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Hypocrites and Soft Money

Monday, May 18, 1998; Page A16

THE HOUSE IS scheduled to begin work this week on campaign finance reform legislation. The choice should be easy, but the Republican leadership continues to complicate it. The issue is soft money, the principal device by which the law is now evaded. The political parties are used as shells to raise and spend on behalf of their candidates enormous amounts of money that the candidates are forbidden to raise and spend themselves.

This soft-money system was the source of most of the fund-raising excesses in the last campaign. Reps. Christopher Shays and Martin Meehan have a bill that would ban it. A bipartisan group of freshmen has produced a well-meant but weaker alternative that would achieve only a partial ban. They say theirs is a respectable bill and the only one that can pass, meaning that not enough Republicans will join the bulk of the Democrats in support of Shays-Meehan. But that's the wrong reason to vote for the lesser bill. It lets the resisters off the hook -- allows them to say they can't because they won't. Too many members want to vote for the label of reform without enough of the content. A vote no on Shays-Meehan is a vote against reform or in favor of a gesture.

Shays-Meehan itself is an already truncated bill. Real reform would extend the presidential system of voluntary spending limits and partial public finance to congressional campaigns. But sponsors long ago dropped that as impossible of enactment in this Congress. Shays-Meehan is the remnant. Yet opponents say even it is too strong. They argue as well in the opposite direction -- that the difference between it and the freshmen bill is not that great, in that the money will find its way into the campaigns no matter what Congress does. Why worry if you pass only a partial ban and leave an opening, if one will be found anyway? But the bill should not include the signpost to its own circumvention. That's what the freshmen bill does, in banning the soft money system only at the national level while allowing it to continue within the states.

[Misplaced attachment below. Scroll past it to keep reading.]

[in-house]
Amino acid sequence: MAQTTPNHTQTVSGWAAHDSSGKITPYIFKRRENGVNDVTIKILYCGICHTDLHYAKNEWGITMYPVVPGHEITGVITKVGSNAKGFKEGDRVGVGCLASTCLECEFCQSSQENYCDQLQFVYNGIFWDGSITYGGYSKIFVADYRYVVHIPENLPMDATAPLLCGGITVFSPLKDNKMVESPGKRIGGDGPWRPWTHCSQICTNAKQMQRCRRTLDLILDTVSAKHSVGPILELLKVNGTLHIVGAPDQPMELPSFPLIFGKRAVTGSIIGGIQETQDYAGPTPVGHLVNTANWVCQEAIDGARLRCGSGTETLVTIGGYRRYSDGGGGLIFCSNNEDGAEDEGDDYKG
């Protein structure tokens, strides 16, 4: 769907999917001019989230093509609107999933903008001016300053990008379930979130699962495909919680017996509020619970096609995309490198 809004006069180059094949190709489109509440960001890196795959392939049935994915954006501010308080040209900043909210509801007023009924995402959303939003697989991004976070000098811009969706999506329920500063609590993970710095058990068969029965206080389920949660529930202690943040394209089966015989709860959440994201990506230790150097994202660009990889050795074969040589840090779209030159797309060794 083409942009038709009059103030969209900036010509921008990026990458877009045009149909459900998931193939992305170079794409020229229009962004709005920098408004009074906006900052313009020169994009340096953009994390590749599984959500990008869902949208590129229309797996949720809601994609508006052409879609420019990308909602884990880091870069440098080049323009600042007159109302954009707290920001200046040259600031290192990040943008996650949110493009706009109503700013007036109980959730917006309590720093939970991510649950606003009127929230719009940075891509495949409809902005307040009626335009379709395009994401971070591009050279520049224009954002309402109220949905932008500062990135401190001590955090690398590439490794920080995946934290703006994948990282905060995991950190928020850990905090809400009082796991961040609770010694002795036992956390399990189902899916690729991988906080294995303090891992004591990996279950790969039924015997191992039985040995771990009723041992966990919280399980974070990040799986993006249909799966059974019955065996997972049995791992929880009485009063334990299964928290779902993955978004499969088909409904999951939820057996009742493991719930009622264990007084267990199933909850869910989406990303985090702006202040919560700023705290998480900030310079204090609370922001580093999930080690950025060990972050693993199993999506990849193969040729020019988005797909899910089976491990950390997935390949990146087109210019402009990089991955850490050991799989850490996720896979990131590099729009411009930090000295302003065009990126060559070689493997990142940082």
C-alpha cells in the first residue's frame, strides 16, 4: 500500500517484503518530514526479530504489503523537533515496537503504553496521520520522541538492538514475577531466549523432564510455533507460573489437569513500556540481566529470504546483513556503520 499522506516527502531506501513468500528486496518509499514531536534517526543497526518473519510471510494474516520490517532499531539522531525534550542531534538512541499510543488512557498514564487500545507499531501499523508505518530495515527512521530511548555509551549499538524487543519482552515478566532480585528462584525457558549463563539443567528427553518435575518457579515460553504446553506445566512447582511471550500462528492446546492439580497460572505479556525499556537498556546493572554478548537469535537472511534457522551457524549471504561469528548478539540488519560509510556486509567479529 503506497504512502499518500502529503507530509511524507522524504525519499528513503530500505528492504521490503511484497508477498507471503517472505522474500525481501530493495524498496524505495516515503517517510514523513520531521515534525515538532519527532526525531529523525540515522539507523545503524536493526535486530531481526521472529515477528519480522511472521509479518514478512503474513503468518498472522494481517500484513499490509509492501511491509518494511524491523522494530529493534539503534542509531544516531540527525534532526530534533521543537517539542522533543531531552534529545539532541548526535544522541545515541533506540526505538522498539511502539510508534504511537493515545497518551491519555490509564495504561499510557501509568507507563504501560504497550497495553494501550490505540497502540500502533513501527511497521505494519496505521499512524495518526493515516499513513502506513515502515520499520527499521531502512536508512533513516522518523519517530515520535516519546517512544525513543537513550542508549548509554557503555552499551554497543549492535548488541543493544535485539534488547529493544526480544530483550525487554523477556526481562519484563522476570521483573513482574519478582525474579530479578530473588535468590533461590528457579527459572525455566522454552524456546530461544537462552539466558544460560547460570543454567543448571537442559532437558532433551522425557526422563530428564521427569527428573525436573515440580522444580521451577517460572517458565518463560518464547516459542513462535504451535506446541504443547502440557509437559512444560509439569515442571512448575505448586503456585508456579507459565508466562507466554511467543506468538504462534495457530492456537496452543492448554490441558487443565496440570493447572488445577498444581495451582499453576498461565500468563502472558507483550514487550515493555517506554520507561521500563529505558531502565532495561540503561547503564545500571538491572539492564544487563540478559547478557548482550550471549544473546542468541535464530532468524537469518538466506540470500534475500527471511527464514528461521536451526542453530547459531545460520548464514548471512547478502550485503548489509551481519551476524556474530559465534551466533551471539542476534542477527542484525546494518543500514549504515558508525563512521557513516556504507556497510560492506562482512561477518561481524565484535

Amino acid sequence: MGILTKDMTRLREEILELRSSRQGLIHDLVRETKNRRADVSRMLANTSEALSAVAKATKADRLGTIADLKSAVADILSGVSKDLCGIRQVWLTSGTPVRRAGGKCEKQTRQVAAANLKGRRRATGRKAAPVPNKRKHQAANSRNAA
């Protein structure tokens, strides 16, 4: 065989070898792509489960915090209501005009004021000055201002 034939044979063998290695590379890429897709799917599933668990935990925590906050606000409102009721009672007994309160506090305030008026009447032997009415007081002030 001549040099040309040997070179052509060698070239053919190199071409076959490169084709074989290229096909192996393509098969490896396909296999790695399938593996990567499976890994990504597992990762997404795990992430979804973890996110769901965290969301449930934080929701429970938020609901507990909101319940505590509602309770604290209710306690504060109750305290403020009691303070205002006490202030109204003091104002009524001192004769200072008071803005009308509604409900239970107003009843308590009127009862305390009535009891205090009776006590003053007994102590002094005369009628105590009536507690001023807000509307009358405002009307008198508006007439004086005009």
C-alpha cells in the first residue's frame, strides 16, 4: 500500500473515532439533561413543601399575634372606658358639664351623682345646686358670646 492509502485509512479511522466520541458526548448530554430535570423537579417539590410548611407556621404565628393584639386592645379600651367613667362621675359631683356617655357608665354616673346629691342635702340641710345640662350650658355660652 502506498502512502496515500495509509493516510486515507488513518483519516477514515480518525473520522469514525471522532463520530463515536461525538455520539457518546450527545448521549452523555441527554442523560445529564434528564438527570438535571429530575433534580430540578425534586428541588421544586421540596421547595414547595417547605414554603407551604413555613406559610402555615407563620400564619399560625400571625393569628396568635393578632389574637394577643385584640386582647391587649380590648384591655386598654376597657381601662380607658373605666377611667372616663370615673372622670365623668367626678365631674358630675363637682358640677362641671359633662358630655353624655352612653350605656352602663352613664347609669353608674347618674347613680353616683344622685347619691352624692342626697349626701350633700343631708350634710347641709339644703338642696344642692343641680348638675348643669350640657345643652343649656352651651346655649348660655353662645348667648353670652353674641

Republican leaders have spent a year and a half rightly denouncing the fund-raising abuses of the last campaign. But they don't want to change the law that continues to permit the abuses. They like the bucks. Majority Leader Trent Lott led a filibuster to kill a soft-money ban that looked as if it had a majority in the Senate earlier this year. Speaker Newt Gingrich allowed the debate, which will begin this week and end after the Memorial Day recess, only when his hand was forced by a discharge petition. House Republican Whip Tom DeLay continues to say, as has Mr. Gingrich, that the trouble with campaigns today is too little money, not too much. They can't have the issue both ways.

The Democrats are guilty of their own towering hypocrisies on the subject. Led by the president, they seek in part to erase the record of the last campaign by now supporting legislation to outlaw practices that they themselves helped to perfect. That's nonetheless the right position. The House should pass Shays-Meehan without disfiguring amendments, send it back to the Senate and see what happens.

© Copyright 1998 The Washington Post Company

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